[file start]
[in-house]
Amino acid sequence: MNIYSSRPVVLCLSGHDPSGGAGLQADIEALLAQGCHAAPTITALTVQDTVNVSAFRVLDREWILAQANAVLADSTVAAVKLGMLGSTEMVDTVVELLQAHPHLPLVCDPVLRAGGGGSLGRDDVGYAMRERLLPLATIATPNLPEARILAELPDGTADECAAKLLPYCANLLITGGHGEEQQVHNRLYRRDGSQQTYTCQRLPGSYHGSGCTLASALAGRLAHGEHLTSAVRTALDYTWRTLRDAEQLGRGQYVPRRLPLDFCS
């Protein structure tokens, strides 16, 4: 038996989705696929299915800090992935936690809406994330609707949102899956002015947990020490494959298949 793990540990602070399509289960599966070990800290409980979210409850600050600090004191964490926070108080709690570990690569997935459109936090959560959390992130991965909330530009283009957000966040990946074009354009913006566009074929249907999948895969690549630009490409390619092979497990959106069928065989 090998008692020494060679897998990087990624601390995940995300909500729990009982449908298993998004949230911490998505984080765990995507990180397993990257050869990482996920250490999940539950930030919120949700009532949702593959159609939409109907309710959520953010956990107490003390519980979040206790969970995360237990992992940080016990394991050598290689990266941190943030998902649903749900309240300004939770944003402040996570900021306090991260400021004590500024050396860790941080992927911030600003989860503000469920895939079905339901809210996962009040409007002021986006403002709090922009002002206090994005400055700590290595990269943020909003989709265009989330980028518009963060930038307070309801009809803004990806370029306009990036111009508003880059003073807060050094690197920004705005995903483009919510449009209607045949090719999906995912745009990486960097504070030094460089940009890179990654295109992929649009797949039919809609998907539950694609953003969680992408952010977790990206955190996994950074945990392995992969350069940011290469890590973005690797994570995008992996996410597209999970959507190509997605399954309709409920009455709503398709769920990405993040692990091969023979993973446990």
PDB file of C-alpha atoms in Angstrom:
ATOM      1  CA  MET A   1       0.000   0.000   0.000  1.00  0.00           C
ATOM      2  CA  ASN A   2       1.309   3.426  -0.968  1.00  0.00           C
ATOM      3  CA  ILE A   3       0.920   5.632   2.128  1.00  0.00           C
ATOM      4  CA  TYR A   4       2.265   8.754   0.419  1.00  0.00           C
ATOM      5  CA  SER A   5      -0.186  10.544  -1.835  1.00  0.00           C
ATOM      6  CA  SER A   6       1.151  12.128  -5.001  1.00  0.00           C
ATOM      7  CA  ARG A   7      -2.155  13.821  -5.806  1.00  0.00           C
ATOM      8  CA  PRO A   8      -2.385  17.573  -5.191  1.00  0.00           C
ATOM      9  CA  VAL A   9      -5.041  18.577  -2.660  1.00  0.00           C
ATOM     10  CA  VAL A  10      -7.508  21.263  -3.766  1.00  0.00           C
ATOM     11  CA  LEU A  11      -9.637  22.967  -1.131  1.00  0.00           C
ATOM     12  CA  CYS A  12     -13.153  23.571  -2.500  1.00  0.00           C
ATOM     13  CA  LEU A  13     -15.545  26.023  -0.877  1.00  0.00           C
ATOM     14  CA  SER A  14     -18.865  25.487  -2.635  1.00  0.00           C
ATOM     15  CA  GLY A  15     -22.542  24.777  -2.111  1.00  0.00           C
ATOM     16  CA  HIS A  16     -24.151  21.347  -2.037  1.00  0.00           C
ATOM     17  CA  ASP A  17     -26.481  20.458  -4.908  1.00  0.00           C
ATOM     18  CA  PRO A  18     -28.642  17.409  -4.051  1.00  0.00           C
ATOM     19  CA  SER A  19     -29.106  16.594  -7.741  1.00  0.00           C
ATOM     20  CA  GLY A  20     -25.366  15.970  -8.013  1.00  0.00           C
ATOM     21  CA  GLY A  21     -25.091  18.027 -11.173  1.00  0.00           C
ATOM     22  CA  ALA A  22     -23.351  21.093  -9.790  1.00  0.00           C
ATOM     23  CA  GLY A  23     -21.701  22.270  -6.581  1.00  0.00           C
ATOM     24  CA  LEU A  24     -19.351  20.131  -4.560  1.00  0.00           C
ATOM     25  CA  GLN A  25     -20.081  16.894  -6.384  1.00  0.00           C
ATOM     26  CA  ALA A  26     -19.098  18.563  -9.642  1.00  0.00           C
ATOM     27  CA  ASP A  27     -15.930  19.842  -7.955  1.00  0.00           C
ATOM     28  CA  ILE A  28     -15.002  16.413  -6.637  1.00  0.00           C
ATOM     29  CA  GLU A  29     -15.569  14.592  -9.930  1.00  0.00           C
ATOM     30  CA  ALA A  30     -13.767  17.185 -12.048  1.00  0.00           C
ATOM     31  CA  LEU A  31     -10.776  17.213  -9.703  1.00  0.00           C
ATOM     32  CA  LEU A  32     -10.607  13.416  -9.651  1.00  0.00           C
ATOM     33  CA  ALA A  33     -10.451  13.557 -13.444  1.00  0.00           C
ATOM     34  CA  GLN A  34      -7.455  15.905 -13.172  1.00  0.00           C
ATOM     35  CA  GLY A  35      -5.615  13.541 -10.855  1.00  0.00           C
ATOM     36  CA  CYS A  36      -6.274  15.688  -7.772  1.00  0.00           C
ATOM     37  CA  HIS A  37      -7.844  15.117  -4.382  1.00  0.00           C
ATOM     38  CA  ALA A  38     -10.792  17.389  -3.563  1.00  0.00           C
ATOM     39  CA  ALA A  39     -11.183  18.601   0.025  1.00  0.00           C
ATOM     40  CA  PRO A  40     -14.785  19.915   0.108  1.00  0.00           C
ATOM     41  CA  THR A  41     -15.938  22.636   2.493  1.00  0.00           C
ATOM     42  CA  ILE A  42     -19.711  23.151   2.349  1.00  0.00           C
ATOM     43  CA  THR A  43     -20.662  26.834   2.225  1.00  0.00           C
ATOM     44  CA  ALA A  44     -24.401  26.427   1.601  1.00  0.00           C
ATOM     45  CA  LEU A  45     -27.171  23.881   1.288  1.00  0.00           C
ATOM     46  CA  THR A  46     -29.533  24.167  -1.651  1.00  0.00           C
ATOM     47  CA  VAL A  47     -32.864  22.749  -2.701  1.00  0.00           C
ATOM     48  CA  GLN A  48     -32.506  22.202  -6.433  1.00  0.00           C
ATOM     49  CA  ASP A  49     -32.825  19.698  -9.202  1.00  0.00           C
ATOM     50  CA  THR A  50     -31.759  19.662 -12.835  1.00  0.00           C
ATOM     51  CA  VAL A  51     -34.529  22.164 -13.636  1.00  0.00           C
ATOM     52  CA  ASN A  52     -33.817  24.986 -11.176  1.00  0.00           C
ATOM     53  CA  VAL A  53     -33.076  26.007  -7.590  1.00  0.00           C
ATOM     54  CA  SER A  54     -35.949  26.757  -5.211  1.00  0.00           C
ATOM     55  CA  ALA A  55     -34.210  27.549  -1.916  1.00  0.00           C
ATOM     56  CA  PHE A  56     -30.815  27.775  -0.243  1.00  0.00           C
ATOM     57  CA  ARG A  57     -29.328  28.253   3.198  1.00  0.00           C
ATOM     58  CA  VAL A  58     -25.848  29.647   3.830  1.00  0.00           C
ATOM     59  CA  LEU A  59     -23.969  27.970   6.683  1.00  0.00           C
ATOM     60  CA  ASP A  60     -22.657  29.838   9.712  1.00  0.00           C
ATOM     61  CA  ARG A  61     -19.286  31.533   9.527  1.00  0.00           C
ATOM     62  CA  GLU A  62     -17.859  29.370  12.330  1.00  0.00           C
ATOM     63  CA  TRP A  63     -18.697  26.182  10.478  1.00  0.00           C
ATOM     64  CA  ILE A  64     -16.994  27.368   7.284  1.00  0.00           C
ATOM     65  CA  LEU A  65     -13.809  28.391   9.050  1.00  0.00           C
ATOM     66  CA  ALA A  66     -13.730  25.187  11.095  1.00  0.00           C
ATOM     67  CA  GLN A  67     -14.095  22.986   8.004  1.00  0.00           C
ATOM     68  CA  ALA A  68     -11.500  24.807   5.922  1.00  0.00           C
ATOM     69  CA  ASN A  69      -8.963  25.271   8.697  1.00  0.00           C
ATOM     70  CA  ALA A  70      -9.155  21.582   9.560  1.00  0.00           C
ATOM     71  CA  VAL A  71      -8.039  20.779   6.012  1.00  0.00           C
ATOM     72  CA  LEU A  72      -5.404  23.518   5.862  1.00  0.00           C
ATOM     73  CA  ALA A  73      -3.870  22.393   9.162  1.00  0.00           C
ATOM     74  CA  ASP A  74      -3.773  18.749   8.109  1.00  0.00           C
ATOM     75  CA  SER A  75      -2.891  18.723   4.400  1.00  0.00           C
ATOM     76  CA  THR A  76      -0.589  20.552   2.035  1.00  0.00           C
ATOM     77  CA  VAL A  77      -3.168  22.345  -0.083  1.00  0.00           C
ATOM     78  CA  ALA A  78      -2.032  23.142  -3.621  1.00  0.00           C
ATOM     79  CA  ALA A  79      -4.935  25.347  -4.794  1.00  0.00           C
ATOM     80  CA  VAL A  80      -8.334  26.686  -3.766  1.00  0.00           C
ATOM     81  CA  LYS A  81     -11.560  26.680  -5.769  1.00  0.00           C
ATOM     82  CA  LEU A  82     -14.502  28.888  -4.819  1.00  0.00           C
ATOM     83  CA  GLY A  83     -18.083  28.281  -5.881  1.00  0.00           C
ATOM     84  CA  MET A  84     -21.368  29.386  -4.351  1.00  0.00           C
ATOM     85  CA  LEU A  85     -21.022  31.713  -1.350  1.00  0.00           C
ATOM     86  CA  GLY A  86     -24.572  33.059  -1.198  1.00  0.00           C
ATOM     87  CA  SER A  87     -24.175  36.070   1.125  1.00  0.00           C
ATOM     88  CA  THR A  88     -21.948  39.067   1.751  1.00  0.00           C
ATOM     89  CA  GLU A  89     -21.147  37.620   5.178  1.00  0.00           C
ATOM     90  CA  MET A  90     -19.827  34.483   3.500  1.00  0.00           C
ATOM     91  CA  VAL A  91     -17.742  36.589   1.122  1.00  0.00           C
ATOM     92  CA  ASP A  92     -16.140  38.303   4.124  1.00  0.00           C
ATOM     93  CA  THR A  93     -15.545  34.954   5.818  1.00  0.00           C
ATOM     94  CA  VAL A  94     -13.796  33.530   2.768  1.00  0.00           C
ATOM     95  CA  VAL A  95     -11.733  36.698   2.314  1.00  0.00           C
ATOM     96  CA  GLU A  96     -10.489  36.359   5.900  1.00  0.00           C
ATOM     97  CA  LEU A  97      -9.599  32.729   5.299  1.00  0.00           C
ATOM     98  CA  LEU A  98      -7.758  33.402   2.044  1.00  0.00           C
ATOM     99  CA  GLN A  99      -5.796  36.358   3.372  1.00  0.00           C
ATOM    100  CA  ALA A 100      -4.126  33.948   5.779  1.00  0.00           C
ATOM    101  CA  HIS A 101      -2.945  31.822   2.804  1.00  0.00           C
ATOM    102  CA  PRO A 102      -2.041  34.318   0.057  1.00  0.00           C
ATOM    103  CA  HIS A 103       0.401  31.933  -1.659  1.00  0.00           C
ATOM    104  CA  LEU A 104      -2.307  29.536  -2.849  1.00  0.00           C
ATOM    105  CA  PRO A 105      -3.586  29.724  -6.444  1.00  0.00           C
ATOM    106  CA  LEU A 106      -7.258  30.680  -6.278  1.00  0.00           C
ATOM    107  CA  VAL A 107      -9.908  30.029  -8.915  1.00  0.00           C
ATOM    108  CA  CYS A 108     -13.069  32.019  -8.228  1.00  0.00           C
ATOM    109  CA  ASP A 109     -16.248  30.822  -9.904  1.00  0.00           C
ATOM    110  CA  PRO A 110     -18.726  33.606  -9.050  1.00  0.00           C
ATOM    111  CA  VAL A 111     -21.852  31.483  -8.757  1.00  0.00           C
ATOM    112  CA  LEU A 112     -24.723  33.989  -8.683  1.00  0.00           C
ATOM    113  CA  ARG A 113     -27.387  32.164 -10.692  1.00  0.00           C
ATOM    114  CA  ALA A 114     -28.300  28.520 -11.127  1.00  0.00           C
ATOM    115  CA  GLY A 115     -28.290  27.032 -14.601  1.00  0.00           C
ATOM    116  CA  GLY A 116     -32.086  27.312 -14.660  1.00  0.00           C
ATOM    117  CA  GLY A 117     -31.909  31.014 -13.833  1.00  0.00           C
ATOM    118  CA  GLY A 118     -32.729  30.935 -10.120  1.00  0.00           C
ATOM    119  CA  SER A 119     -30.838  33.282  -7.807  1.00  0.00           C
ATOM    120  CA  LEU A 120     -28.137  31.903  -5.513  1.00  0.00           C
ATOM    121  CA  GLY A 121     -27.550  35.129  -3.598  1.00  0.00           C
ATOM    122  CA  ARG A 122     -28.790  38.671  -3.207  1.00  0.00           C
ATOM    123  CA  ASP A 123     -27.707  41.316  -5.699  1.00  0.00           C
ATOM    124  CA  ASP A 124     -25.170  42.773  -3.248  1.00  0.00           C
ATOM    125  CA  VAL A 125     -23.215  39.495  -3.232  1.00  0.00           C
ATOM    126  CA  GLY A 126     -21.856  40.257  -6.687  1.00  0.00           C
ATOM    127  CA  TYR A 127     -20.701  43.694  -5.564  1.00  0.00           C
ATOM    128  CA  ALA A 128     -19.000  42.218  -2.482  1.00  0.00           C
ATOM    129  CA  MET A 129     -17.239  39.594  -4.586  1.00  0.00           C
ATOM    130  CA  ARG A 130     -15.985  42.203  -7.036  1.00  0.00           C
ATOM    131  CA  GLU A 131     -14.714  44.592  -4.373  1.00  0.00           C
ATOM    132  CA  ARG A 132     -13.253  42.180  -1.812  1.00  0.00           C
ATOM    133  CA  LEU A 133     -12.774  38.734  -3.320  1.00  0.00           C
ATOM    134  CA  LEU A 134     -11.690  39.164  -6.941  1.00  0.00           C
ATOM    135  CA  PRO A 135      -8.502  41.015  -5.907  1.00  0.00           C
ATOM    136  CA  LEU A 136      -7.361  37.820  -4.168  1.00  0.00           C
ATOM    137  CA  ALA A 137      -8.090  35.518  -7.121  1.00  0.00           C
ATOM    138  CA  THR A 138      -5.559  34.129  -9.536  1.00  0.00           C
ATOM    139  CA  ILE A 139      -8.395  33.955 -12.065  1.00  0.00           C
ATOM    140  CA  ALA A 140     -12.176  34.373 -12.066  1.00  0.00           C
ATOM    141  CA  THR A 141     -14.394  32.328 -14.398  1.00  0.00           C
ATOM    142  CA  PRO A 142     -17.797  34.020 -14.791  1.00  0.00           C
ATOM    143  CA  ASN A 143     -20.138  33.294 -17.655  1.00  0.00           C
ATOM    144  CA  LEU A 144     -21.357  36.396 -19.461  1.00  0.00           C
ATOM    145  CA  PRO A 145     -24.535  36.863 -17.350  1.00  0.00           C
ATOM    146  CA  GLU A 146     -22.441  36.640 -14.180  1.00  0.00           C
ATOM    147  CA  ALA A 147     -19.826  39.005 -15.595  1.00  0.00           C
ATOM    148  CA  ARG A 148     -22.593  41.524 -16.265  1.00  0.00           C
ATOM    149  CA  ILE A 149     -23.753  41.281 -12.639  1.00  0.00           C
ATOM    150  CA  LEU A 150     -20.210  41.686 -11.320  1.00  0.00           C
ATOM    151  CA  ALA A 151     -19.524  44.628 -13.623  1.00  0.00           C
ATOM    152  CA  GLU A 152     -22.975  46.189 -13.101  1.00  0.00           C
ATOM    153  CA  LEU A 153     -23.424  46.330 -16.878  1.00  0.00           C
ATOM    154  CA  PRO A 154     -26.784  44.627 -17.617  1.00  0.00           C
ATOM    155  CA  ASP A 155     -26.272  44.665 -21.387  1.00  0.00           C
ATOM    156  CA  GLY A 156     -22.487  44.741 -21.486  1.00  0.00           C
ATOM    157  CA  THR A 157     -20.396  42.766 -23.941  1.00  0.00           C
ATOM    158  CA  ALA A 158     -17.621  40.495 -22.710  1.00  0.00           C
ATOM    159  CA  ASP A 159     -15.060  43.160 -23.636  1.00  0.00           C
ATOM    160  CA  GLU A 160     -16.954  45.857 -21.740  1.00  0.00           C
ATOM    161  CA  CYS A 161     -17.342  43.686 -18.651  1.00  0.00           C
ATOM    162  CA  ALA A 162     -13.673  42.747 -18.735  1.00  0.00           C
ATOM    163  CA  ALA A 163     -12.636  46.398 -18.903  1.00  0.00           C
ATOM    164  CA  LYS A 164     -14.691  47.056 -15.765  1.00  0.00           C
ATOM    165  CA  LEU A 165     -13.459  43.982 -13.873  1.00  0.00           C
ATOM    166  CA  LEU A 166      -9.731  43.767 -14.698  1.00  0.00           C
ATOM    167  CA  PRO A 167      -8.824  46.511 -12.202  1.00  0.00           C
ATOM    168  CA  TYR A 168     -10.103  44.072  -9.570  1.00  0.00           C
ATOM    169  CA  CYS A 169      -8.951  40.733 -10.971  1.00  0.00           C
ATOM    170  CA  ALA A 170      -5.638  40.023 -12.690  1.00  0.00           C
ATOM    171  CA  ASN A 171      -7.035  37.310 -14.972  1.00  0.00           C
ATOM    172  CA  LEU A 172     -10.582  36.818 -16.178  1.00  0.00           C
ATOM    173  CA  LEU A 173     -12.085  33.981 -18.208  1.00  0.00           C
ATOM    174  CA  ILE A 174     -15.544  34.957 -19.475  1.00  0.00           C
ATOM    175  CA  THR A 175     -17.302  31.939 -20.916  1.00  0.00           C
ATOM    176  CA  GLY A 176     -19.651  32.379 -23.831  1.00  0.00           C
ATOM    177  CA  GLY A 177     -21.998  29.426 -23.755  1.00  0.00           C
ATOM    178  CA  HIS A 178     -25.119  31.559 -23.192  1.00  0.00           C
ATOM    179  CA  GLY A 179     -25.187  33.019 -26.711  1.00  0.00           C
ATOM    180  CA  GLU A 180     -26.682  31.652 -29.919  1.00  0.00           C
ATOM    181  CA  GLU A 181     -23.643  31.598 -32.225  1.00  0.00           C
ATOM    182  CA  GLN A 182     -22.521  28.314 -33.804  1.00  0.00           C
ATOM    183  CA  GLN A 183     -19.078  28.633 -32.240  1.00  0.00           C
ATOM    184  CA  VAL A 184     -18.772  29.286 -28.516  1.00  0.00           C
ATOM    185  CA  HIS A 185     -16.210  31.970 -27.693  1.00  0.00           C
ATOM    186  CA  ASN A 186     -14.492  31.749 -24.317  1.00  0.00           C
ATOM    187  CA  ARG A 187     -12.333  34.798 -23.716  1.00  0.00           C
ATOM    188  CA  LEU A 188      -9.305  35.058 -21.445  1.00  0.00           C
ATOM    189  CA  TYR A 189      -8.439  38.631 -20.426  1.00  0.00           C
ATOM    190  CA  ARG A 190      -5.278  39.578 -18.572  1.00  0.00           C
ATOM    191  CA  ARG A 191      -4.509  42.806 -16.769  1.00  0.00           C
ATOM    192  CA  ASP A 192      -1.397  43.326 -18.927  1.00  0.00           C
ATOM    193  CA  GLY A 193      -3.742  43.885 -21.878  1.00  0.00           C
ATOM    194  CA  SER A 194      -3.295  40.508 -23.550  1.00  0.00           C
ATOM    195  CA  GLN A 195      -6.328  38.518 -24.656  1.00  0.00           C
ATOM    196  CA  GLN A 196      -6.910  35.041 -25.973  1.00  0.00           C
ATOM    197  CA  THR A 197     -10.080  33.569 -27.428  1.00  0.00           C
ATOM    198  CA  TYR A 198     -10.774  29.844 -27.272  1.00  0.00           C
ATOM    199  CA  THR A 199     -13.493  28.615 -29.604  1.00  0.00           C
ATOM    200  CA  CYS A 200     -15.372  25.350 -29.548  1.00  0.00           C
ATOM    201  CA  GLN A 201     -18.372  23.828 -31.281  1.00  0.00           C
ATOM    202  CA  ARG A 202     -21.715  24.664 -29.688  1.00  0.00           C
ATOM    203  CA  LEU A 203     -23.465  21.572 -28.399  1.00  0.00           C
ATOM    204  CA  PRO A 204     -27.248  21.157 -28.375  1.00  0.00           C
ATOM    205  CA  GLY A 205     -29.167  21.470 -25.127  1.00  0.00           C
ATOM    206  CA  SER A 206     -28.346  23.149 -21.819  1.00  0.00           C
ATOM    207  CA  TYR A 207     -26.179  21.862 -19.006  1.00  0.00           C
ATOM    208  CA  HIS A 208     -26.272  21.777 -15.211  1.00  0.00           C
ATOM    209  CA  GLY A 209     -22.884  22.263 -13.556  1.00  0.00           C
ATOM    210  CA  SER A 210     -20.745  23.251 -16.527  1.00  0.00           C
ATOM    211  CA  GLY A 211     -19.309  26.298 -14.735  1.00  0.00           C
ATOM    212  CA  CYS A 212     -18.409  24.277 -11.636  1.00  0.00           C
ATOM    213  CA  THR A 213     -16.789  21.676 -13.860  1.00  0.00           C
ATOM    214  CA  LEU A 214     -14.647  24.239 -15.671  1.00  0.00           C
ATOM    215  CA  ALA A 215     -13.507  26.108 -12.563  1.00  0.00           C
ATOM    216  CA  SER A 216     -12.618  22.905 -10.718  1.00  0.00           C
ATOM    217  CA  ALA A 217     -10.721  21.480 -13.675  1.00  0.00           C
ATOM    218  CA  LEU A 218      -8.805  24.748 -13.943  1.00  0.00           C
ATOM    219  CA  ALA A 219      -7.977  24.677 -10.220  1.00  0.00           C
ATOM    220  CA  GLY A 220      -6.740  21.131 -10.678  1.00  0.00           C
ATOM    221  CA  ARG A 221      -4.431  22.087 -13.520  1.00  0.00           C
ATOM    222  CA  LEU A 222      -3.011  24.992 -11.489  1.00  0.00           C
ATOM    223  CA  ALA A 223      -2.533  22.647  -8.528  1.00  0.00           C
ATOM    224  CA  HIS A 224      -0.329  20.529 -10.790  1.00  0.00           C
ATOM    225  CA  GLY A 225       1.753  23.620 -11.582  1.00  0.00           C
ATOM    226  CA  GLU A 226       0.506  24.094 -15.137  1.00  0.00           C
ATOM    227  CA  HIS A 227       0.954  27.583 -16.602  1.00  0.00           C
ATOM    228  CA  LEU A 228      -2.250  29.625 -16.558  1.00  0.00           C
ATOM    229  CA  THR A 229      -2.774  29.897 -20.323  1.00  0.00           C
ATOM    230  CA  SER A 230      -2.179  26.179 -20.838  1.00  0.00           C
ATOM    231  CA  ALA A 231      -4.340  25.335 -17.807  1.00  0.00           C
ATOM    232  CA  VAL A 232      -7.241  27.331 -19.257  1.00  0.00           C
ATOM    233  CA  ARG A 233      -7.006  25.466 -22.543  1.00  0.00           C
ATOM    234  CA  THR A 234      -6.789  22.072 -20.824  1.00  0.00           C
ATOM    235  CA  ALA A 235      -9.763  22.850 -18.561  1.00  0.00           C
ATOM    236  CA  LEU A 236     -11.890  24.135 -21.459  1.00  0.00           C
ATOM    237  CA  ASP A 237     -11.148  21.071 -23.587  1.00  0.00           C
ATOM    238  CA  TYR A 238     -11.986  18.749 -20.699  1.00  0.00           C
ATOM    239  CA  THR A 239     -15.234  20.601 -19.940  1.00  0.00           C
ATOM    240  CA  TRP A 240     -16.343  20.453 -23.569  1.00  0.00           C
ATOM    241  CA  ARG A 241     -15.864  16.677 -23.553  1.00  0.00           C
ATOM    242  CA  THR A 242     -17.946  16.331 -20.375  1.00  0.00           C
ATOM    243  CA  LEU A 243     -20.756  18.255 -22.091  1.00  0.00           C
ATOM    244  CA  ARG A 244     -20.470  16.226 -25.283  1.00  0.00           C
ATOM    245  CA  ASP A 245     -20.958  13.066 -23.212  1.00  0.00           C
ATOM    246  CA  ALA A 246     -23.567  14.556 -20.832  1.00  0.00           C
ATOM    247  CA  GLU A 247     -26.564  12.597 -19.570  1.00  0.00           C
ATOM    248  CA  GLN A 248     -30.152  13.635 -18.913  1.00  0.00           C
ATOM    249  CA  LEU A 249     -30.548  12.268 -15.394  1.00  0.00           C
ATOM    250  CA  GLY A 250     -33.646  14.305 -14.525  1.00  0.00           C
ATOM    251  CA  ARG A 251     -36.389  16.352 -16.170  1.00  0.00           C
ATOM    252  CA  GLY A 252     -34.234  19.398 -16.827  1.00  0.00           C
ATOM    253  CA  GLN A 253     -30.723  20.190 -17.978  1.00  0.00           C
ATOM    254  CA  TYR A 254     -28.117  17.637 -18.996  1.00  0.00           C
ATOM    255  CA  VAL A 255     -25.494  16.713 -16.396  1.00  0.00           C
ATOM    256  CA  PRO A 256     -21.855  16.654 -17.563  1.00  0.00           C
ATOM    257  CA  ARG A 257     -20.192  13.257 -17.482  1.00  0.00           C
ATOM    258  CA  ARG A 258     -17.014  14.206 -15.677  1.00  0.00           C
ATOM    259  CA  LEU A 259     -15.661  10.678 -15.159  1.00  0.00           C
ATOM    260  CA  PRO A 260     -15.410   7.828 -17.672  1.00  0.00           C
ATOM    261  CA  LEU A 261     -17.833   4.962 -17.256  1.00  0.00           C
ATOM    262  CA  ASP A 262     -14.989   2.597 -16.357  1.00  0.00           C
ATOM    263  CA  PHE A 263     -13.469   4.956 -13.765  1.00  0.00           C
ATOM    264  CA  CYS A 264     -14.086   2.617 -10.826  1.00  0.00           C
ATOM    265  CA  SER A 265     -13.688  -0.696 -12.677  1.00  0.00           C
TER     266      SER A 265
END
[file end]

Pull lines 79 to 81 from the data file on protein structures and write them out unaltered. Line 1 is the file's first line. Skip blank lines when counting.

ATOM     75  CA  SER A  75      -2.891  18.723   4.400  1.00  0.00           C
ATOM     76  CA  THR A  76      -0.589  20.552   2.035  1.00  0.00           C
ATOM     77  CA  VAL A  77      -3.168  22.345  -0.083  1.00  0.00           C